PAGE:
Here you can smell hope, you can smell revolution, you can smell social and political change.”
H: “Now it’s going to be interesting to see how the municipal platforms in Madrid, Barcelona, Coruña and Santiago are going to work. And from there, we will see if we can create momentum for the general elections. If Podemos opens up its program and succeeds in uniting with the local platforms than I have no doubt they will win the general elections in November.”
P: “The streets are empty for the moment while everyone is waiting to see what is going to happen from above. But if things don’t change, people will fill the streets again. There is a lot of expectation. Suddenly we all have friends in local councils, but it’s also very clear that if they don’t do what they should do we will confront them like we would with any other government.”
In the meantime, even though Pandora’s box has been open for a while, the reaction tries to tighten it grip on the people by approving the new citizen security law that aims at scaring people out of protesting. As from July, ridiculous fines of up to tens of thousands of euro’s can be imposed for demonstrating outside of parliament, avoiding a foreclosure, resisting arrest, blocking traffic, filming police officers etc.
Today, all over Spain, people are protesting the restriction of their civil rights. Just a few more months and they will be in front of parliament anyway, not to protest, but to celebrate.
The 15M movement that exploded in May 2011 gave rise to a galaxy of different assemblies, initiatives, movements and struggles in permanent evolution. And although the indignados initially rejected all forms of representative democracy in favour of direct citizens’ participation, a year ago in Spain a political party was born which was directly inspired by the 15M movement: ‘Podemos’ (‘We can’).
Four months after its foundation the new party dashed into the European limelight by conquering five seats in the Europarliament, presenting itself as a radical alternative to the Spanish political dinosaurs of PP and PSOE (“¡La misma mierda es!“). On the eve of the election in Puerta del Sol the trademark 15M slogan “They don’t represent us!” turned into “Yes! They represent us!”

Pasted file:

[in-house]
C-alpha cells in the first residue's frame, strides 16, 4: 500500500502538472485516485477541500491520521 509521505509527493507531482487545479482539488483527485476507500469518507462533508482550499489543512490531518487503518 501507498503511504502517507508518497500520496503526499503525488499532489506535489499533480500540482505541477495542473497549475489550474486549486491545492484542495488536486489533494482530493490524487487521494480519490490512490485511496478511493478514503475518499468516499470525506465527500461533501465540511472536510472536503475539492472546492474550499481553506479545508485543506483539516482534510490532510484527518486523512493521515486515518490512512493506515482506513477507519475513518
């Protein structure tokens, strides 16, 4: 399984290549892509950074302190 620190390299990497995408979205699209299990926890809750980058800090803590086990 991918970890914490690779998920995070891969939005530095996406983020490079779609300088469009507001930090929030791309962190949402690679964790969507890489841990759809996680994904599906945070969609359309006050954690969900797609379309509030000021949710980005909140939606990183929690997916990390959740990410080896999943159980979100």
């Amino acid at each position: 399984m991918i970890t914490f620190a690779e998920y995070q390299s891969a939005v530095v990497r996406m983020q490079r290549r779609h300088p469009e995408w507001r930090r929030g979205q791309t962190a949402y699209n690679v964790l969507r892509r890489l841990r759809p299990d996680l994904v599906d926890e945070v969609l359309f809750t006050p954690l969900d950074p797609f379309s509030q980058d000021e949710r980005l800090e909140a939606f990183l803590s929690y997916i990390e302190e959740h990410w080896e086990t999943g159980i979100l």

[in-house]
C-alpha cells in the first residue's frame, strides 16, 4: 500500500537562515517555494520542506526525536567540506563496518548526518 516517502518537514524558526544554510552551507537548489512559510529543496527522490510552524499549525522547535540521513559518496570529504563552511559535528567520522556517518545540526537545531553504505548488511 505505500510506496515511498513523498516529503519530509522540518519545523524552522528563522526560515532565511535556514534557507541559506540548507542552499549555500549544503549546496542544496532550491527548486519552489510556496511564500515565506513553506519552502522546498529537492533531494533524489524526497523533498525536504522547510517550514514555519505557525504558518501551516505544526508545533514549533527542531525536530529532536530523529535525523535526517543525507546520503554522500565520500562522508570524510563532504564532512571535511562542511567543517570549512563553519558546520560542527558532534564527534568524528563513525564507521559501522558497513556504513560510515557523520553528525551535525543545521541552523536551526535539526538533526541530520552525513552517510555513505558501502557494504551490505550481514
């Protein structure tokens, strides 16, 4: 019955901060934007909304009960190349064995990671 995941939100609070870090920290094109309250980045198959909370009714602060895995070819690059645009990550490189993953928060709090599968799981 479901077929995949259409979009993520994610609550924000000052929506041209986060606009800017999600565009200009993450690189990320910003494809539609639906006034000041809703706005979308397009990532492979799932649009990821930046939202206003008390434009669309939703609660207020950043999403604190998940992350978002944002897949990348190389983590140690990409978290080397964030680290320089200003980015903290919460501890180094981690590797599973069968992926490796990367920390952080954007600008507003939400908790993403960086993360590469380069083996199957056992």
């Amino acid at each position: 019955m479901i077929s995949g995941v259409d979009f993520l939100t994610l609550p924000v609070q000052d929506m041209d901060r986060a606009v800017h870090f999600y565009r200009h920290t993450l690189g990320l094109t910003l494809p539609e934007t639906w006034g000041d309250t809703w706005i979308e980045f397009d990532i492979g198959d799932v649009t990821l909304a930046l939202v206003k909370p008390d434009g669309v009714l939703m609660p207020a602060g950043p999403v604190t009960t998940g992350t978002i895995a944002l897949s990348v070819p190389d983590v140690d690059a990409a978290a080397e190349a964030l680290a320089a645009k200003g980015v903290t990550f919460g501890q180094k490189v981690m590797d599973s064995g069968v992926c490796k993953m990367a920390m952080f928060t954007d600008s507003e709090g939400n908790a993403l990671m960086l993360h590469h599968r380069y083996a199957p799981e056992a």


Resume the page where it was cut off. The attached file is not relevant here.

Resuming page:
Today, Podemos showed its strength with a massive demonstration in Madrid that filled the Puerta del Sol and the boulevards of the capital all the way down to city hall at Cibeles. While an anti-austerity party closely linked to Podemos has been voted into office in Greece, the party is leading the polls in Spain, ahead of this year’s general election. It looks like we might witness the dawn of a new season in Spanish and European politics.
What started off in 2008 as an economic crisis has turned into a collective state of mind, a way of life, whatever you want to call it. It doesn’t have anything to do with the economy any more. If people started spending money and banks started giving credit the crisis would be over tomorrow, but evidently there’s something else going on. A kind of generalized pessimism with regard to the future, linked to worries over climate change, rampant radicalism, rising international tensions and consequent rearmament, all of it exemplified by the ‘Doomsday clock‘ being put ahead to three minutes to Midnight…
In reaction to this permanent crisis, Europe is divided between north and south. Traditional parties are losing ground practically everywhere. It’s just that in the north they are losing to right wing parties, while the south is turning to the left. Then again, does it still make any sense to talk about ‘left’ and ‘right’ in 21st century politics? Probably not, but for lack of better terms we are stuck with them. So what is the difference between the two?
In the 1990s, Italian folk singer Giorgio Gaber tried to answer the question with a song, saying things like ‘the bath tub is right wing, the shower is left wing; Swiss chocolate is right wing, Nutella is left wing; sneakers are right wing, wearing them without laces is left wing; luck is right wing, bad luck is always left wing,’ etc. etc. All of it to show that a real difference between the two didn’t exist anymore.
But there still is, I think. North European right wing parties and movements like Pegida, Front National, UKIP and their counterparts in Holland, Belgium and Austria all represent a kind of irrational longing to the past, when things were local, small scale, understandable, and national culture was predominant without too much influence from the outside. Of course, those days of isolation are over. Those parties don’t have the future. On the other hand, left wing movements like Syriza in Greece or Podemos in Spain embrace globalism in its true sense. They look toward a future of mixed races and peoples and cultures, living together in mutual respect. This is another difference between between right and left, the most significant one: the right is based on fear, the left is based on hope.